^wn dl 8iifa}0ct»i to the htaviest ^es, and the most severe
and ignomxnious pumiafaraents, the effisct of which steps, on tlie
pert of the Court, was directly contrary to what was intended:
Ibe Protestants of England, so far fixim being awed into
snhmjswmi by the terrors of this example, espoused the cause
of the acciued, and went the length <^ honouring them by a
public triumpb— From this moment, Pbtkne enjoyed the
cenfld^nce of thechief opponents of the Jesuits and Boraan
Catholics; and it must be confessed, that if considerable
dqpth and Tigour of intellect, an unabated ardour in die
pursuit of his olgect, and a large diare of l^al and juridical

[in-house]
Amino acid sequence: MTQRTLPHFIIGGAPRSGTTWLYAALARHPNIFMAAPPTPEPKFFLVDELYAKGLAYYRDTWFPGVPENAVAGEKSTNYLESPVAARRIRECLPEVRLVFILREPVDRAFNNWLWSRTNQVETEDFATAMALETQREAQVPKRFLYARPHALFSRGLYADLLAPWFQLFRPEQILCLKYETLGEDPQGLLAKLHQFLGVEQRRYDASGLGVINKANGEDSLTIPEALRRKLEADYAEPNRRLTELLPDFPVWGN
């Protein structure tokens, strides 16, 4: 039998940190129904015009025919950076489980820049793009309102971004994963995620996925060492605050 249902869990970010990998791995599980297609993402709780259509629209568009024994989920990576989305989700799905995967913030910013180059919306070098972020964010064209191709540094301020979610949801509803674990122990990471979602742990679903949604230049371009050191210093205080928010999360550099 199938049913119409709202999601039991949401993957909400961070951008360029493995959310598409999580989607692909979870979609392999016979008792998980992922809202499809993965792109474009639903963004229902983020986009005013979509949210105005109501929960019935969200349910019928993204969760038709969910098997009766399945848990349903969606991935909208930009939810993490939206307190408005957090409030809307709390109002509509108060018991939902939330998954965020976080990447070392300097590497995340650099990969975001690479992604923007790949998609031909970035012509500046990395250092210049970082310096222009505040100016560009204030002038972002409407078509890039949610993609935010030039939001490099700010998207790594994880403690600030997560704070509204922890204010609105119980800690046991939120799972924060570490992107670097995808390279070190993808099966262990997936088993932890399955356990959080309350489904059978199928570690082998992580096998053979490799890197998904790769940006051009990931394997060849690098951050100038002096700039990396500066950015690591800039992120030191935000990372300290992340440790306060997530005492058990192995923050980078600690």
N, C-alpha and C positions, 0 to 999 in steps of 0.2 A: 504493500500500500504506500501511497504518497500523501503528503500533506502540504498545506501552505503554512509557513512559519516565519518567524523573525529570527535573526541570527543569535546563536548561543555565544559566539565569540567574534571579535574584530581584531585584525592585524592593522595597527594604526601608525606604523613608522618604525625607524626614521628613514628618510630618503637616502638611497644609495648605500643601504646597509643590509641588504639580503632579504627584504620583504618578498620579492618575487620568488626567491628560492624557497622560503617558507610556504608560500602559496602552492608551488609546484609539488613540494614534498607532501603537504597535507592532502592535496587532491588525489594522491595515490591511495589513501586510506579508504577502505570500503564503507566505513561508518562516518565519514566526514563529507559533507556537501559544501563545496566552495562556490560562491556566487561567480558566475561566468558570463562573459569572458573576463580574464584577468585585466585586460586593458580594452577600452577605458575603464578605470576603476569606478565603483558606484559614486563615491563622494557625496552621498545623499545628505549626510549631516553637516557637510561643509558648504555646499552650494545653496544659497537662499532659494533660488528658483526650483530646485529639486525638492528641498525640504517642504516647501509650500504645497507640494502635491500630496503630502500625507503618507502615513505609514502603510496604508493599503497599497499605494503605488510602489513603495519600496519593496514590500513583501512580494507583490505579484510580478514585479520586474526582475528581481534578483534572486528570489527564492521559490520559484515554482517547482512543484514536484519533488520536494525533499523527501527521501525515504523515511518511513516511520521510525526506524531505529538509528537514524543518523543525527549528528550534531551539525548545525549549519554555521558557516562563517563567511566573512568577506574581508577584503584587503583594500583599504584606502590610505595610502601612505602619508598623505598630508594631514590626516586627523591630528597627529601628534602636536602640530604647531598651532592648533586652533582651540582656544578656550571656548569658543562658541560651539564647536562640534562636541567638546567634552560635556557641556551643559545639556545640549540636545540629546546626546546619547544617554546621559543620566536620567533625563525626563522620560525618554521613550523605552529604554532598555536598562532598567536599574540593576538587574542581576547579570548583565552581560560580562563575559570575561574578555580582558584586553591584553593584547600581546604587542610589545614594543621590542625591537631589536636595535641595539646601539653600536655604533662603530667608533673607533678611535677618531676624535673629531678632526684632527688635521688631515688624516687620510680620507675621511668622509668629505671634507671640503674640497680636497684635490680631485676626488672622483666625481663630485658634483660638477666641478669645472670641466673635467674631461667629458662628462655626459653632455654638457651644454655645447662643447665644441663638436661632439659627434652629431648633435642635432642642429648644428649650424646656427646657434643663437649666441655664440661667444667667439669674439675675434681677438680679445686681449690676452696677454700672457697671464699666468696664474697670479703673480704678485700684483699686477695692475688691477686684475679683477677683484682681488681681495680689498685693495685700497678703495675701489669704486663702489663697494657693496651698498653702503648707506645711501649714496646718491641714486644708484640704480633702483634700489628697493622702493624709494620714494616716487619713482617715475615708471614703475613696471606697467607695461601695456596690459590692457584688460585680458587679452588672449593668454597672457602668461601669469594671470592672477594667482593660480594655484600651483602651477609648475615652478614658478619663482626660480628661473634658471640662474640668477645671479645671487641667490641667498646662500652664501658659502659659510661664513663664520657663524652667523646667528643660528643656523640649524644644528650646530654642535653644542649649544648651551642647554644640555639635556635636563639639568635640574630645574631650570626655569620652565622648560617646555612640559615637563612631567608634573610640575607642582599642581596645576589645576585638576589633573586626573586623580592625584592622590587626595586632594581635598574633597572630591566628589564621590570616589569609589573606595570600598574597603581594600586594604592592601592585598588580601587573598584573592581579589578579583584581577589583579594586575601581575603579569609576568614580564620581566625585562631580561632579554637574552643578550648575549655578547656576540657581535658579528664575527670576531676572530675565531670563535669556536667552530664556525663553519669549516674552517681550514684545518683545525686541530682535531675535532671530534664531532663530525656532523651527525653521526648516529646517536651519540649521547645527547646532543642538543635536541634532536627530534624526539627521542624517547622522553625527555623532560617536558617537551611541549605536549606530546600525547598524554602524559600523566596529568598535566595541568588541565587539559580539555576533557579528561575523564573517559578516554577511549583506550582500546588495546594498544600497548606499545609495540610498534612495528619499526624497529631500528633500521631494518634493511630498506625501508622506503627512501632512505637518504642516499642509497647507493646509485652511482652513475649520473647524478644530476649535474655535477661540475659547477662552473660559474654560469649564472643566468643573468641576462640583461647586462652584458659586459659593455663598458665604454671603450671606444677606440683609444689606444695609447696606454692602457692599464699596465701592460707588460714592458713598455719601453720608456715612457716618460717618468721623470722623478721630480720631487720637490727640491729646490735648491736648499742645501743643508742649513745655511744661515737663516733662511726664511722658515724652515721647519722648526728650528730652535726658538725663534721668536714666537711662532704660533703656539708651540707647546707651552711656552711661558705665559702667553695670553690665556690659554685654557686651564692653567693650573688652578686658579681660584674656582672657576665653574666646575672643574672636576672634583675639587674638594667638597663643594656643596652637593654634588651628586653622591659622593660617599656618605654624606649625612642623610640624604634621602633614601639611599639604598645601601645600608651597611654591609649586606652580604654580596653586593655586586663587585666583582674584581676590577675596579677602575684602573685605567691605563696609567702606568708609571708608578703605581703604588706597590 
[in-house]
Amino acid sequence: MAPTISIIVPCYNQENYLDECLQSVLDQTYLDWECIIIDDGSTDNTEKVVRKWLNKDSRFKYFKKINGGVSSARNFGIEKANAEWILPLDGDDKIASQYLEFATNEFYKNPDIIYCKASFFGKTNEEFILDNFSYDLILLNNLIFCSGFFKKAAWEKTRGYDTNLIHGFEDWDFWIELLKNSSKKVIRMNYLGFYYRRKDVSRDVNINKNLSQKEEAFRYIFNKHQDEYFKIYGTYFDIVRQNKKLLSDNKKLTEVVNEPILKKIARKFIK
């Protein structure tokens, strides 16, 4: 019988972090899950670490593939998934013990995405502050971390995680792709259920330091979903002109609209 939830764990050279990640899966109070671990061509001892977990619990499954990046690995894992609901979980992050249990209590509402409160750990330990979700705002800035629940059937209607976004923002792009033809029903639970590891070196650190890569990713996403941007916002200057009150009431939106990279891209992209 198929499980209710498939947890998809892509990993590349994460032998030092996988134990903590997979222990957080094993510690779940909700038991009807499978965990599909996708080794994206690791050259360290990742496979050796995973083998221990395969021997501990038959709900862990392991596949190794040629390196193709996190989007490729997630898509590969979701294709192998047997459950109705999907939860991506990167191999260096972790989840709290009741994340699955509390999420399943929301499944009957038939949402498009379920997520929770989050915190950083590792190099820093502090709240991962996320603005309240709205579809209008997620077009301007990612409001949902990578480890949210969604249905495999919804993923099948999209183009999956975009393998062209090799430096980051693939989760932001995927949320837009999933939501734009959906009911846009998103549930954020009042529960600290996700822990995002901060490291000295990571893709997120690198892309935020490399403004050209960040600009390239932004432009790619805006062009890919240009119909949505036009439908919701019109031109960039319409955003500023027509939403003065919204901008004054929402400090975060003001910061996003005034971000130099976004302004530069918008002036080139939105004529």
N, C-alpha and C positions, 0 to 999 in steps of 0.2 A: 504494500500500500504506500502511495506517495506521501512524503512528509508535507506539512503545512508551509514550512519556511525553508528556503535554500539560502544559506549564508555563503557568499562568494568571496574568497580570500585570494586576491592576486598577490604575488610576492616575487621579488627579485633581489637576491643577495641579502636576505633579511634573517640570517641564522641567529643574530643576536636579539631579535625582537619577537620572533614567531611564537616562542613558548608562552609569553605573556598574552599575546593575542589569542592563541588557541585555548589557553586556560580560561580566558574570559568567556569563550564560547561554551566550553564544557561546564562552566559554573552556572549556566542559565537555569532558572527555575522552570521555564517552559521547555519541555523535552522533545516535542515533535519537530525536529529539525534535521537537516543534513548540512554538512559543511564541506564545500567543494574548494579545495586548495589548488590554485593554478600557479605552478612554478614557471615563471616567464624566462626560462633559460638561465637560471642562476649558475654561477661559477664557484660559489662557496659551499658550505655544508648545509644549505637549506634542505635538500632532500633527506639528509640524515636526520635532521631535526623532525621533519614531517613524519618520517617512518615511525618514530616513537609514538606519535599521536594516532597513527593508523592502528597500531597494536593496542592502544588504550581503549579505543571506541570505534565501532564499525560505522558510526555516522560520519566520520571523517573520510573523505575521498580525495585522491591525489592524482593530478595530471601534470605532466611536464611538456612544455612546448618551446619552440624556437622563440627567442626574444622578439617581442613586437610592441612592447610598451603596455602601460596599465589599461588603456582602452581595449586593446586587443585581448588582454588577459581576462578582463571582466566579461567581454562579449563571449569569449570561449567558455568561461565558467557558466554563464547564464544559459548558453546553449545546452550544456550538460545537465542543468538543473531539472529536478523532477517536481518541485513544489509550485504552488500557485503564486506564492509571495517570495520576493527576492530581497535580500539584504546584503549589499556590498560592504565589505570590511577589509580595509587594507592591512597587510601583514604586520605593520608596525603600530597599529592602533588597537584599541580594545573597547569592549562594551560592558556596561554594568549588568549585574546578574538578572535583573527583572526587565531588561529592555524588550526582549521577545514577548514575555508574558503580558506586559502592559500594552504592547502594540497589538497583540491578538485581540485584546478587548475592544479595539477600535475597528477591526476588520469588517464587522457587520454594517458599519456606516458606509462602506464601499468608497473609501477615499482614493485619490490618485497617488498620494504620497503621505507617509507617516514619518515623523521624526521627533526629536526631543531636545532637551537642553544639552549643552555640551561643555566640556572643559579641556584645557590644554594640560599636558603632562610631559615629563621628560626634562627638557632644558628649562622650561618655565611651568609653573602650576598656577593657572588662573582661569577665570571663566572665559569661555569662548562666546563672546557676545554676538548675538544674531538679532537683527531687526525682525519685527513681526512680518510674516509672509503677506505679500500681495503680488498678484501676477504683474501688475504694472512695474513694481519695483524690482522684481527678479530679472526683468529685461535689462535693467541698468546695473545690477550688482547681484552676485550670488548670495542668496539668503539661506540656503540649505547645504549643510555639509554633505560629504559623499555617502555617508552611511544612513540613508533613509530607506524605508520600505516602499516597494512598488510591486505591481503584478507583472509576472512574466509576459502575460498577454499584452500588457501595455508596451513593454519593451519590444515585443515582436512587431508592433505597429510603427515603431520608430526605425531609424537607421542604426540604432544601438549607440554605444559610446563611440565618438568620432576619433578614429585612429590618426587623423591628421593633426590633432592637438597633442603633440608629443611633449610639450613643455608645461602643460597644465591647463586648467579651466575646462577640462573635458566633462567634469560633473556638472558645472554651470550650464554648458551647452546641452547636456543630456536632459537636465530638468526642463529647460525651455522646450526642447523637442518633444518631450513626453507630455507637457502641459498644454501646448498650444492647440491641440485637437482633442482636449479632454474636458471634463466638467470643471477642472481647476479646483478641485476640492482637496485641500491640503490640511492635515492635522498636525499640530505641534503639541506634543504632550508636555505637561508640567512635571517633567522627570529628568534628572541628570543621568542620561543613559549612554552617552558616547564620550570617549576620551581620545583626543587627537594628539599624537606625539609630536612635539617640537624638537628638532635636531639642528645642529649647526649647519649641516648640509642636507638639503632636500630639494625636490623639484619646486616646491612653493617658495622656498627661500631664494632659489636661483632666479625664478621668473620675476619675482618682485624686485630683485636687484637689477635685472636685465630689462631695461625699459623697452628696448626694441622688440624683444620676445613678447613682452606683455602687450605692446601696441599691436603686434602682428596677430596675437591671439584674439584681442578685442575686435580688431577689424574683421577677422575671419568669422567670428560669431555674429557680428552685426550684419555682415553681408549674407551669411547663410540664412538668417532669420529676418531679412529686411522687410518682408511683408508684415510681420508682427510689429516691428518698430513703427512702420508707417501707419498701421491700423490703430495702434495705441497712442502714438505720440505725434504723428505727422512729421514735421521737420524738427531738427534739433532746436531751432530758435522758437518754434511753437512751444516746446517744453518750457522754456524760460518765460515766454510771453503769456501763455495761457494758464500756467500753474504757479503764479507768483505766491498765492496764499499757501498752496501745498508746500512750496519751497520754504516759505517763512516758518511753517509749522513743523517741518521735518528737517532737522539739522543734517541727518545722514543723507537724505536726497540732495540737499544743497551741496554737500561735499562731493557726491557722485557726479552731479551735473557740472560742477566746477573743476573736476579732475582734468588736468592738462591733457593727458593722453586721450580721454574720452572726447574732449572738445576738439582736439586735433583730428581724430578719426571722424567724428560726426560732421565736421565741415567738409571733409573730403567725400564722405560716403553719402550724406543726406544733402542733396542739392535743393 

biowledge, entided any one to take a prominent part in a
question cf the deepest national concern, PRTKim was emi-
WSoAj that man. The portion of personal feeling which may
be supposed to have operated with PaTiniE after the punkh-
ment inffieted on him, oug^t undoubtedly to be taken into the
account in judging of the degree of credit to be attached to
his testimoDy; but not, as Mb. Dallas would insinuate, to
dBscredit that testimony, even if it stood smgly. Fortunately,
tic^wever, for the interests of truth, his writings do not rest
upon hn own statements alone, but are amply sustained by the
fiicts he adduces, as well as by much other concurrent testi-
mony of that particular period.

Mb. Dallas refers usfor an account of Pbtnke to Hitme,
die well-known advocate of arbitrary power; who, with his
characteristic levity and contempt for religicHi, notices one of